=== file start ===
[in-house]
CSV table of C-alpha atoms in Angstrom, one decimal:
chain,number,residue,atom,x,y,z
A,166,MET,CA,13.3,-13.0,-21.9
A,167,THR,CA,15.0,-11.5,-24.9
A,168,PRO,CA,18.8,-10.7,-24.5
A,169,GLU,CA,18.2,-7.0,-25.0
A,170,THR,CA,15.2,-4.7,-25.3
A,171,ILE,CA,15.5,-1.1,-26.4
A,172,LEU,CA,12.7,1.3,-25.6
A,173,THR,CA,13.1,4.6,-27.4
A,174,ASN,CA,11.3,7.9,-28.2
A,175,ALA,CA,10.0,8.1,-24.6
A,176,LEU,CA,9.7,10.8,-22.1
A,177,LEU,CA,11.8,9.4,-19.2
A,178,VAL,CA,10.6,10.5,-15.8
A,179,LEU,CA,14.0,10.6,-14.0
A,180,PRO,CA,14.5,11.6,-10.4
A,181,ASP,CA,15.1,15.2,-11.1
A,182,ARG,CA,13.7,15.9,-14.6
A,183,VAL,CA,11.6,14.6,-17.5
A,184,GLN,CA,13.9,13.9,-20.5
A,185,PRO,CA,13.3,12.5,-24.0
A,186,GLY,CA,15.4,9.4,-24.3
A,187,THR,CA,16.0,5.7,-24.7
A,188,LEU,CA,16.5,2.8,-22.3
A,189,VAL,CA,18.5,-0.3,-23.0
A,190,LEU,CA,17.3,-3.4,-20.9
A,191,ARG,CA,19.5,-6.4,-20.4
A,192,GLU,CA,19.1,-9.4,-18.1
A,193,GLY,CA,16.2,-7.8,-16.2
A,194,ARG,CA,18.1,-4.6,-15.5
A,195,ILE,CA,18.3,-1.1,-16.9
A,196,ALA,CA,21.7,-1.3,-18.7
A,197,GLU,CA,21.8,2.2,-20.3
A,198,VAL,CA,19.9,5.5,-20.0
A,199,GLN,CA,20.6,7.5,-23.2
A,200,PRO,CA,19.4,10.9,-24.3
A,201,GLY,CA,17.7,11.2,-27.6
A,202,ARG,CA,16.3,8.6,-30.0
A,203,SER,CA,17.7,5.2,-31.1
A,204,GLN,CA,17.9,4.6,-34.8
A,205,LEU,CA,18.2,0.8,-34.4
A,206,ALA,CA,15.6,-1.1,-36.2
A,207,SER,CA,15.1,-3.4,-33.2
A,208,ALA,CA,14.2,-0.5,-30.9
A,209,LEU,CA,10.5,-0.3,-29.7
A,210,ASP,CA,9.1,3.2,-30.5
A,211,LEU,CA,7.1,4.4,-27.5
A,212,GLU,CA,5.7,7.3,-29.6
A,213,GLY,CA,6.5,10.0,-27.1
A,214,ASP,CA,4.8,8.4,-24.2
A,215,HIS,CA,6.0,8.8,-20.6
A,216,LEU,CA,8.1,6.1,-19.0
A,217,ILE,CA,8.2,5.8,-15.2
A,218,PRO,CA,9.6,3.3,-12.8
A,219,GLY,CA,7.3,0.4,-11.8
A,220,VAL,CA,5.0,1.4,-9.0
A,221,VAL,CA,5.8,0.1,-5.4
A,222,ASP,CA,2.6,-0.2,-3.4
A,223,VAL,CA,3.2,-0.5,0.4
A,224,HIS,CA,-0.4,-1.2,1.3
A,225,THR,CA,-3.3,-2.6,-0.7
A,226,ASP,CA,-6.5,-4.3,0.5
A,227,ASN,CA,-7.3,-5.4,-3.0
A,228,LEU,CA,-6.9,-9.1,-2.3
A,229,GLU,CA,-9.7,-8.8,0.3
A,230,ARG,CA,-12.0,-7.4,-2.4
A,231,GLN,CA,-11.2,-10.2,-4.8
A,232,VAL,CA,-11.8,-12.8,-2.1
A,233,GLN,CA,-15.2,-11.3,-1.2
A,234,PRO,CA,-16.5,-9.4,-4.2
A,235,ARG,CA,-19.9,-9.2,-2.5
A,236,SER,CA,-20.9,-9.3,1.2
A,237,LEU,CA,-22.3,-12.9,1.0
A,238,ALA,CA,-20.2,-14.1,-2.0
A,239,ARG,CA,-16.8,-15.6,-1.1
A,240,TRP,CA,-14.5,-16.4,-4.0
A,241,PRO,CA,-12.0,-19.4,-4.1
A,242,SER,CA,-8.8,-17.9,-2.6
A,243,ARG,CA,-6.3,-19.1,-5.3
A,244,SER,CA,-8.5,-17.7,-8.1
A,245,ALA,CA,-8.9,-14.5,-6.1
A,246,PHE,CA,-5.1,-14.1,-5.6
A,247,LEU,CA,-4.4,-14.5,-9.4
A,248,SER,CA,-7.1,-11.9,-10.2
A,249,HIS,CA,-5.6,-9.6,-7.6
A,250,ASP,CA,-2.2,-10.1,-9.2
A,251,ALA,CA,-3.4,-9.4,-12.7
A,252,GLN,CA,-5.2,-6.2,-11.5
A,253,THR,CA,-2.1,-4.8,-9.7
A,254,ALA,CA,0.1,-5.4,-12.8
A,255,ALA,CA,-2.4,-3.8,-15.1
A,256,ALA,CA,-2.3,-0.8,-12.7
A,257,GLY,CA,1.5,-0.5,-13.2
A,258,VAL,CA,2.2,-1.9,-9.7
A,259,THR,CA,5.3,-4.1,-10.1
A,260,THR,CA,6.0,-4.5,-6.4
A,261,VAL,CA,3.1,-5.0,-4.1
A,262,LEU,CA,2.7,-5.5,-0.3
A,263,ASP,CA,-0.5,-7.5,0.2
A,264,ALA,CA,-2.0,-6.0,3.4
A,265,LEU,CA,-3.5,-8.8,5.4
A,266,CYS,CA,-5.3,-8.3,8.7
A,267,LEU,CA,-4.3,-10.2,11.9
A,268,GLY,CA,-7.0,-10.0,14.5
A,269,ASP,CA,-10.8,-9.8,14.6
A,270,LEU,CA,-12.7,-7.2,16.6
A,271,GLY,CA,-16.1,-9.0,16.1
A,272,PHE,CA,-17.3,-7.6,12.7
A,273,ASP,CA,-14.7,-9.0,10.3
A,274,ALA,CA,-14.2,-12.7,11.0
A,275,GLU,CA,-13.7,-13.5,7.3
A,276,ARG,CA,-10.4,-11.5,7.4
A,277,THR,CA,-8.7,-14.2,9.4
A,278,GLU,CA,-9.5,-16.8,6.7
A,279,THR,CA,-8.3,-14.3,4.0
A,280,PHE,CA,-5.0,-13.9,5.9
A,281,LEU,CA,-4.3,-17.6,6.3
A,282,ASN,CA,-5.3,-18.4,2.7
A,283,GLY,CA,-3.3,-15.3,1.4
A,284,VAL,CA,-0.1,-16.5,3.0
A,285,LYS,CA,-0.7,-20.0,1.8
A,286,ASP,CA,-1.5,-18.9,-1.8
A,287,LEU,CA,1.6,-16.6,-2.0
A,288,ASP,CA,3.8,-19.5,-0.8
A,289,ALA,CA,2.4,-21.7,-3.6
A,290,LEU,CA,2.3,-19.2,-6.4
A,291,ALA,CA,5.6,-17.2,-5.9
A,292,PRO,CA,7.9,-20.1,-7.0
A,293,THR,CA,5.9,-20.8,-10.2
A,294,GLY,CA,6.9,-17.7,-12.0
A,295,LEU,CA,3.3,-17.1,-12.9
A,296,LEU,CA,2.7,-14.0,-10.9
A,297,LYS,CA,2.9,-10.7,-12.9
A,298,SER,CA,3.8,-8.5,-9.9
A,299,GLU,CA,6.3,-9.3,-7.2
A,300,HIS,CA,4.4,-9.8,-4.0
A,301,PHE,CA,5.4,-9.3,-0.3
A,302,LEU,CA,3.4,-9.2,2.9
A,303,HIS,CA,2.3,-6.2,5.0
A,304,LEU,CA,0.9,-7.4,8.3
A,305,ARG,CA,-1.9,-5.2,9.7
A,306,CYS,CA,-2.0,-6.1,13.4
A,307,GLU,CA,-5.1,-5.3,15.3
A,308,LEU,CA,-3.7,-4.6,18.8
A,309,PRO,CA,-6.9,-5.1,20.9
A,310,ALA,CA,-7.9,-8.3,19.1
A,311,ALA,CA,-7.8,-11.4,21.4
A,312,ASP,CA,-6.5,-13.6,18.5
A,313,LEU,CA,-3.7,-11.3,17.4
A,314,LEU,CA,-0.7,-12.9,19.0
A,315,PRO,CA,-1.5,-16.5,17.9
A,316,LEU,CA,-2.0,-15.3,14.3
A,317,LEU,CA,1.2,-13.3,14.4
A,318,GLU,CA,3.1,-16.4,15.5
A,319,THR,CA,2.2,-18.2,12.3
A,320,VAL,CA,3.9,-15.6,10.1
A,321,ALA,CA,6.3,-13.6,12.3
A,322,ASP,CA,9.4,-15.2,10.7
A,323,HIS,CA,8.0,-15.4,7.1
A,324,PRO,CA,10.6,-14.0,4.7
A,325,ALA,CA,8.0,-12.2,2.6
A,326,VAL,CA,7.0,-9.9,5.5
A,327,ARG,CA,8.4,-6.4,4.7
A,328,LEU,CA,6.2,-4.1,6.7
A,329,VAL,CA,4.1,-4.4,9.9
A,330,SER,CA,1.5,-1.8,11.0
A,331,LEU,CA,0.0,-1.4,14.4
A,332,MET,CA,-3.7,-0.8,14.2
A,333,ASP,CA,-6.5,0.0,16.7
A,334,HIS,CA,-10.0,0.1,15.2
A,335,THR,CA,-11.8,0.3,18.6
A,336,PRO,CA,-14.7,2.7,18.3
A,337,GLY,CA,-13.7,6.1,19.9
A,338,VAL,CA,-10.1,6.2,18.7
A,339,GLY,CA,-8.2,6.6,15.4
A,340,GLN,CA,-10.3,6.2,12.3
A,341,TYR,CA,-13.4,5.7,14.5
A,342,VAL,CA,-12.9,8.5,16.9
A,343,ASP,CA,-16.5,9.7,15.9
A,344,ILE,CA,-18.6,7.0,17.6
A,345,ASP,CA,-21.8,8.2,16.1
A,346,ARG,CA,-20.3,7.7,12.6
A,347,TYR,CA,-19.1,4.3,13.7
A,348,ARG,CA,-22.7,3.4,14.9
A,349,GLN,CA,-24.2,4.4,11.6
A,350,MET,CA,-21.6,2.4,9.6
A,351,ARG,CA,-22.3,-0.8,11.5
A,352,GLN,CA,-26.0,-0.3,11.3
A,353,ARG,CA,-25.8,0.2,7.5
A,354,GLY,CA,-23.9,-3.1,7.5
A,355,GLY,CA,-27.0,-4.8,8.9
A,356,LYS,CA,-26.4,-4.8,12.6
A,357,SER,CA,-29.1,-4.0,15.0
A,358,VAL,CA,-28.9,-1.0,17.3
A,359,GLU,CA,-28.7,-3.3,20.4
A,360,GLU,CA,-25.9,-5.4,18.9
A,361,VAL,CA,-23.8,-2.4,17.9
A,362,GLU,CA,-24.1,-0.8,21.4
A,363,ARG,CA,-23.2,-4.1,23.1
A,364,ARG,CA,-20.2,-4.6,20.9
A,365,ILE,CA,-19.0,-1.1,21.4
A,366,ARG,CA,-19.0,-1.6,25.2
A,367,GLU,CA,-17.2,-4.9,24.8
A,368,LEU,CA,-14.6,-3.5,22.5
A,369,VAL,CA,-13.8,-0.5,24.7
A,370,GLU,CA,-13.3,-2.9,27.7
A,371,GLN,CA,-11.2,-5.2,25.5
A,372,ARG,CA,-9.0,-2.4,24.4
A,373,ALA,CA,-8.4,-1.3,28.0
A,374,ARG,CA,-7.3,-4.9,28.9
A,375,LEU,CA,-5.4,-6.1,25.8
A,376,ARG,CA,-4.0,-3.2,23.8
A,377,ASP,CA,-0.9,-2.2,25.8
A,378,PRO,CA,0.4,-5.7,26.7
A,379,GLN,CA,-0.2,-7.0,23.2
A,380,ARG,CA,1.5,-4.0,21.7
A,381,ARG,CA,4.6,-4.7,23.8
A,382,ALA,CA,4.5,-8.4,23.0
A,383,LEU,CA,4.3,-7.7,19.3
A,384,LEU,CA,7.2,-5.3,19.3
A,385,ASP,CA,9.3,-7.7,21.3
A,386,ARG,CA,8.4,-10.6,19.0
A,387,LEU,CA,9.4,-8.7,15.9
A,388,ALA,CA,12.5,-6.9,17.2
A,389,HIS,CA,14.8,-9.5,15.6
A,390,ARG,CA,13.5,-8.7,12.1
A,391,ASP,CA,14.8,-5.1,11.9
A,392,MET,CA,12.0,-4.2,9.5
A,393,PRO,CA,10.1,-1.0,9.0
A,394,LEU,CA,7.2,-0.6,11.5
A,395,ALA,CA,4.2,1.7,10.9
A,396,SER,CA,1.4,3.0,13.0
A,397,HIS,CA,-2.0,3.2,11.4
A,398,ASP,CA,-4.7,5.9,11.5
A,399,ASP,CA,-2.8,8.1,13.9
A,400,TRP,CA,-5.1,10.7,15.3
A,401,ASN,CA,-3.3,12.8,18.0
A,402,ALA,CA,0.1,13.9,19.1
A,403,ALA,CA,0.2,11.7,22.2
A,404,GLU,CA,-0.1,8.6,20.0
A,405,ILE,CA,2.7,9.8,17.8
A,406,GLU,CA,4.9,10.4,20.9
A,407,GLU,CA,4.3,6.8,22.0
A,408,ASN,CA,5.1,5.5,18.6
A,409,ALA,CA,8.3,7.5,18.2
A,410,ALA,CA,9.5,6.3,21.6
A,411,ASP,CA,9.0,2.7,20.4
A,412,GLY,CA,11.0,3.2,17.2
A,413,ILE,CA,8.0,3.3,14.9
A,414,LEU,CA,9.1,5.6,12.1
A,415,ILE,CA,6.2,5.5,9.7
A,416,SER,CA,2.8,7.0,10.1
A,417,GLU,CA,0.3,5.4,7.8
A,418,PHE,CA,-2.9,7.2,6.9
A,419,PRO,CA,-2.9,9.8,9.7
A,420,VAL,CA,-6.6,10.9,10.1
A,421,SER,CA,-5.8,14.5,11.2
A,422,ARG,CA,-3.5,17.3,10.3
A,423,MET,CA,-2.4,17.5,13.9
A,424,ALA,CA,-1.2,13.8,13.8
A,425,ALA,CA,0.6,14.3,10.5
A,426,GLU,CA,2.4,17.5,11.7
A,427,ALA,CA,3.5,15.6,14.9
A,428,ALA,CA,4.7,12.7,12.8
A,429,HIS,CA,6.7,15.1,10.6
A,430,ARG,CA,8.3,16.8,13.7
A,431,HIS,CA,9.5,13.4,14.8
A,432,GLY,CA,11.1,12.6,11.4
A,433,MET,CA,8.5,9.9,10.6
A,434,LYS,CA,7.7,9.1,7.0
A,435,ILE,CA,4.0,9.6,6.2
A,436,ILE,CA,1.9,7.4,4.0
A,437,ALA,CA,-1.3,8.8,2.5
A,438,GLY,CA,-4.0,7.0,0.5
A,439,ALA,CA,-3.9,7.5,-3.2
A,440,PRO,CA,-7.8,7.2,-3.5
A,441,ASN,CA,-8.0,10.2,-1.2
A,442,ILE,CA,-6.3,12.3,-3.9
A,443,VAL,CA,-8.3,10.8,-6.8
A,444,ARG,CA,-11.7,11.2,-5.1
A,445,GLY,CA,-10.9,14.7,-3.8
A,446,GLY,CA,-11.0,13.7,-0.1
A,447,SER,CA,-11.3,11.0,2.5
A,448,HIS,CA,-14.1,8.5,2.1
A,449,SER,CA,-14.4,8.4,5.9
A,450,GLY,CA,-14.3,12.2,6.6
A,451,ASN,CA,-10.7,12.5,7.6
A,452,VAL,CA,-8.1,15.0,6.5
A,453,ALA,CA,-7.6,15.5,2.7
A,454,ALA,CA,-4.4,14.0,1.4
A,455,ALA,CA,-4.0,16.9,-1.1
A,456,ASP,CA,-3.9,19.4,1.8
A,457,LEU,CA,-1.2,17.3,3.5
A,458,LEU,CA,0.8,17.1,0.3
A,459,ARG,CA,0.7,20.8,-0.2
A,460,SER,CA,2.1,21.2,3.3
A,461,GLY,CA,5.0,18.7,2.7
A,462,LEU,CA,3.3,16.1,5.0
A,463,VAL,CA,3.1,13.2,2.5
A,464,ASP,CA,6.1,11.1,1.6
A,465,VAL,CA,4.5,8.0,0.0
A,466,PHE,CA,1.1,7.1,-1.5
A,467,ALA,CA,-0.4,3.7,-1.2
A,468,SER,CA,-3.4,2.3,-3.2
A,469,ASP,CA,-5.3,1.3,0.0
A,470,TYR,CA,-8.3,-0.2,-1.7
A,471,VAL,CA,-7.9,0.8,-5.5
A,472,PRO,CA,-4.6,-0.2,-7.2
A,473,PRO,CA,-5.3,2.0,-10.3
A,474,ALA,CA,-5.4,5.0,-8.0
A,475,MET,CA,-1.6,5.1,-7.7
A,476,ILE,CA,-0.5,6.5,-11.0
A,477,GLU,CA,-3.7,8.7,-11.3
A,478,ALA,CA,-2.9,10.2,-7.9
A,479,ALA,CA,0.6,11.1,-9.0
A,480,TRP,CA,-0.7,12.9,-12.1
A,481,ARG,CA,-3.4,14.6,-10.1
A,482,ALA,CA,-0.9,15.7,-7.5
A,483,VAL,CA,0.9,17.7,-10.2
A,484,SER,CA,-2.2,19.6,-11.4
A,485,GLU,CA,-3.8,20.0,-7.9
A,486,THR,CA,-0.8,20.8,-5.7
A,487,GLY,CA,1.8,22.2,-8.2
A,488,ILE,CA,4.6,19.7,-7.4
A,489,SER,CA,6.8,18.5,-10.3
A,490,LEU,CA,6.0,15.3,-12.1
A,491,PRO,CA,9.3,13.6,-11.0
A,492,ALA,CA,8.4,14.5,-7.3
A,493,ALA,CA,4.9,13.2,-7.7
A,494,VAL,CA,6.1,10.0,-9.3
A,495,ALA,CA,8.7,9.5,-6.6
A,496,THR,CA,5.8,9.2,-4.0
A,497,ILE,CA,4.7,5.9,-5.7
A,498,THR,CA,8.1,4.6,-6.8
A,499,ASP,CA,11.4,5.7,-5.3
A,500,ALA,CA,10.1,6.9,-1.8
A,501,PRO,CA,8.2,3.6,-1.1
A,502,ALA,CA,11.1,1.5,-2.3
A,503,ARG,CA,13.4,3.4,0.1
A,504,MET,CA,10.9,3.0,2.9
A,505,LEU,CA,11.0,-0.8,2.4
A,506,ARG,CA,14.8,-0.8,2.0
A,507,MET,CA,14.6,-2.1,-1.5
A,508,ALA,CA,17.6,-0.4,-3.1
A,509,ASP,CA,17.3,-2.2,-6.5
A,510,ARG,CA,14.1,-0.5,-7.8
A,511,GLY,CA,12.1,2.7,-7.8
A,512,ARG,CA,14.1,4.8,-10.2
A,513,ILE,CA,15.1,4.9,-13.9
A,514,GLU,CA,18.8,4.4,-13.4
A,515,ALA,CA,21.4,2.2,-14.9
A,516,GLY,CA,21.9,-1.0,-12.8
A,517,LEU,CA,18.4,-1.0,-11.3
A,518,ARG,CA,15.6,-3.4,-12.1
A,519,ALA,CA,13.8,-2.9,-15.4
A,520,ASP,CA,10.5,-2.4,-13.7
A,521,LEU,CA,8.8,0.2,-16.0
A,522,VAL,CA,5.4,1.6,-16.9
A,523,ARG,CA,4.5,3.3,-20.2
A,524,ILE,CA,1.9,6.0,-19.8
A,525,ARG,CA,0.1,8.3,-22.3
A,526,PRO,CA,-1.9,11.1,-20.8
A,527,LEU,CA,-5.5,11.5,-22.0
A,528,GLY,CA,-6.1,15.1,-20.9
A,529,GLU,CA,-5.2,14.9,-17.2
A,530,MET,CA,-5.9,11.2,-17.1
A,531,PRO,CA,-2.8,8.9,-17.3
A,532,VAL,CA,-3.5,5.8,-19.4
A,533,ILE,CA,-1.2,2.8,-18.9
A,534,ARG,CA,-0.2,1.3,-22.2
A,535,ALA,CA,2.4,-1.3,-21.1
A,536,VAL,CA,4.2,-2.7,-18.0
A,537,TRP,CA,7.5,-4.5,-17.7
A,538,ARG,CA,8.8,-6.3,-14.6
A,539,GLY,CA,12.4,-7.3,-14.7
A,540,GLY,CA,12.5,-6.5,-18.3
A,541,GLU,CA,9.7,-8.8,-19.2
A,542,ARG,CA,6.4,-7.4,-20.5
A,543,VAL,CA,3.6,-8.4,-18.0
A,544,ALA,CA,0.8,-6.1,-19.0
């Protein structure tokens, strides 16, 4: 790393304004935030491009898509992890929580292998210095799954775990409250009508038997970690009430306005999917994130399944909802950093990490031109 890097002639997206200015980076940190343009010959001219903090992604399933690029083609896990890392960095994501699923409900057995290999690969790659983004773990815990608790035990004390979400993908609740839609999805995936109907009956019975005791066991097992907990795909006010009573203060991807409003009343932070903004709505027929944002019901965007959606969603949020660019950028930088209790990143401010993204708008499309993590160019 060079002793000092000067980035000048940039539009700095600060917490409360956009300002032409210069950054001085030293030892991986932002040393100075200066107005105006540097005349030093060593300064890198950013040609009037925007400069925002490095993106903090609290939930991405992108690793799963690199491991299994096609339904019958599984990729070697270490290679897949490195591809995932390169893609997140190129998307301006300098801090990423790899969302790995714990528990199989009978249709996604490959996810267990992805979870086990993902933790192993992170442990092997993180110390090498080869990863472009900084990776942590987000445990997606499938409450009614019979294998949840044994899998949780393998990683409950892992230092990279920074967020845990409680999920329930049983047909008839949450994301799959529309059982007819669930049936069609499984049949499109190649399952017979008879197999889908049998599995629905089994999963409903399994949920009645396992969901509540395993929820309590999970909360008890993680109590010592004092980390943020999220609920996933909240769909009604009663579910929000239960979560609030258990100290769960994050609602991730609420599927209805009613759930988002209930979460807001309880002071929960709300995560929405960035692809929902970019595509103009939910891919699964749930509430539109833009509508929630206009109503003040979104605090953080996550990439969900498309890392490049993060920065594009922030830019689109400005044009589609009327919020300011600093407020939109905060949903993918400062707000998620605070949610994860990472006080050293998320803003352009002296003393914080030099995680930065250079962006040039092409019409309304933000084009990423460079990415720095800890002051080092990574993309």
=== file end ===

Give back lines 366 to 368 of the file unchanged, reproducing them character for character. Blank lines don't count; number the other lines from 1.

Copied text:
A,528,GLY,CA,-6.1,15.1,-20.9
A,529,GLU,CA,-5.2,14.9,-17.2
A,530,MET,CA,-5.9,11.2,-17.1